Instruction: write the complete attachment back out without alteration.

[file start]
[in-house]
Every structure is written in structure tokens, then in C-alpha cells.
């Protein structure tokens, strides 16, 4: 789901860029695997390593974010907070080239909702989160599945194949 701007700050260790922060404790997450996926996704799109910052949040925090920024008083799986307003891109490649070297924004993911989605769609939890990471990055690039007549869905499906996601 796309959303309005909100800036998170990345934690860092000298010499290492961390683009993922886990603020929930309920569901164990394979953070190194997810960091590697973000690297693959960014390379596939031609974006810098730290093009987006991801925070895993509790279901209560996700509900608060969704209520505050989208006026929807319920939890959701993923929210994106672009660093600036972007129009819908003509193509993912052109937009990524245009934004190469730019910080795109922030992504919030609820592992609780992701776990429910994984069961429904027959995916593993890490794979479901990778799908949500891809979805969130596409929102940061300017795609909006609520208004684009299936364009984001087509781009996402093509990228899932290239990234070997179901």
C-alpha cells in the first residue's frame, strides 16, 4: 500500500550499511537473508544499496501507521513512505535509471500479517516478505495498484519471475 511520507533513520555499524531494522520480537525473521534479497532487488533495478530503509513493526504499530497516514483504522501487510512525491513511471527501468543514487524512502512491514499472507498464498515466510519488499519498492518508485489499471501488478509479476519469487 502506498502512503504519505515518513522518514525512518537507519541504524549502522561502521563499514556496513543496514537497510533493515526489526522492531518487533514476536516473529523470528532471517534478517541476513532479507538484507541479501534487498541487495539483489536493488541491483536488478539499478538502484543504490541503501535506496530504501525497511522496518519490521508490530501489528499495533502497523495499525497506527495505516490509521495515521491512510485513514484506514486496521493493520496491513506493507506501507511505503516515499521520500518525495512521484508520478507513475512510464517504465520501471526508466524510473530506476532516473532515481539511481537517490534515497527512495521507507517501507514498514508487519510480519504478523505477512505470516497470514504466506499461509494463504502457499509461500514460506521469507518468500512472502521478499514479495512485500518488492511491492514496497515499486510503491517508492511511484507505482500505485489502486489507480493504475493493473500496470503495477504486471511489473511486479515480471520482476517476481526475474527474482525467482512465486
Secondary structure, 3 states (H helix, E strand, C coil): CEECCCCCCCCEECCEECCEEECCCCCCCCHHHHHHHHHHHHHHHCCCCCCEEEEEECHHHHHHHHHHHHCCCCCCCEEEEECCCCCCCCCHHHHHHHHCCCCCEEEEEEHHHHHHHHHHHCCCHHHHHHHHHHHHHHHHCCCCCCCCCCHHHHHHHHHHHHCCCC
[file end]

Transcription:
[in-house]
Every structure is written in structure tokens, then in C-alpha cells.
């Protein structure tokens, strides 16, 4: 789901860029695997390593974010907070080239909702989160599945194949 701007700050260790922060404790997450996926996704799109910052949040925090920024008083799986307003891109490649070297924004993911989605769609939890990471990055690039007549869905499906996601 796309959303309005909100800036998170990345934690860092000298010499290492961390683009993922886990603020929930309920569901164990394979953070190194997810960091590697973000690297693959960014390379596939031609974006810098730290093009987006991801925070895993509790279901209560996700509900608060969704209520505050989208006026929807319920939890959701993923929210994106672009660093600036972007129009819908003509193509993912052109937009990524245009934004190469730019910080795109922030992504919030609820592992609780992701776990429910994984069961429904027959995916593993890490794979479901990778799908949500891809979805969130596409929102940061300017795609909006609520208004684009299936364009984001087509781009996402093509990228899932290239990234070997179901």
C-alpha cells in the first residue's frame, strides 16, 4: 500500500550499511537473508544499496501507521513512505535509471500479517516478505495498484519471475 511520507533513520555499524531494522520480537525473521534479497532487488533495478530503509513493526504499530497516514483504522501487510512525491513511471527501468543514487524512502512491514499472507498464498515466510519488499519498492518508485489499471501488478509479476519469487 502506498502512503504519505515518513522518514525512518537507519541504524549502522561502521563499514556496513543496514537497510533493515526489526522492531518487533514476536516473529523470528532471517534478517541476513532479507538484507541479501534487498541487495539483489536493488541491483536488478539499478538502484543504490541503501535506496530504501525497511522496518519490521508490530501489528499495533502497523495499525497506527495505516490509521495515521491512510485513514484506514486496521493493520496491513506493507506501507511505503516515499521520500518525495512521484508520478507513475512510464517504465520501471526508466524510473530506476532516473532515481539511481537517490534515497527512495521507507517501507514498514508487519510480519504478523505477512505470516497470514504466506499461509494463504502457499509461500514460506521469507518468500512472502521478499514479495512485500518488492511491492514496497515499486510503491517508492511511484507505482500505485489502486489507480493504475493493473500496470503495477504486471511489473511486479515480471520482476517476481526475474527474482525467482512465486
Secondary structure, 3 states (H helix, E strand, C coil): CEECCCCCCCCEECCEECCEEECCCCCCCCHHHHHHHHHHHHHHHCCCCCCEEEEEECHHHHHHHHHHHHCCCCCCCEEEEECCCCCCCCCHHHHHHHHCCCCCEEEEEEHHHHHHHHHHHCCCHHHHHHHHHHHHHHHHCCCCCCCCCCHHHHHHHHHHHHCCCC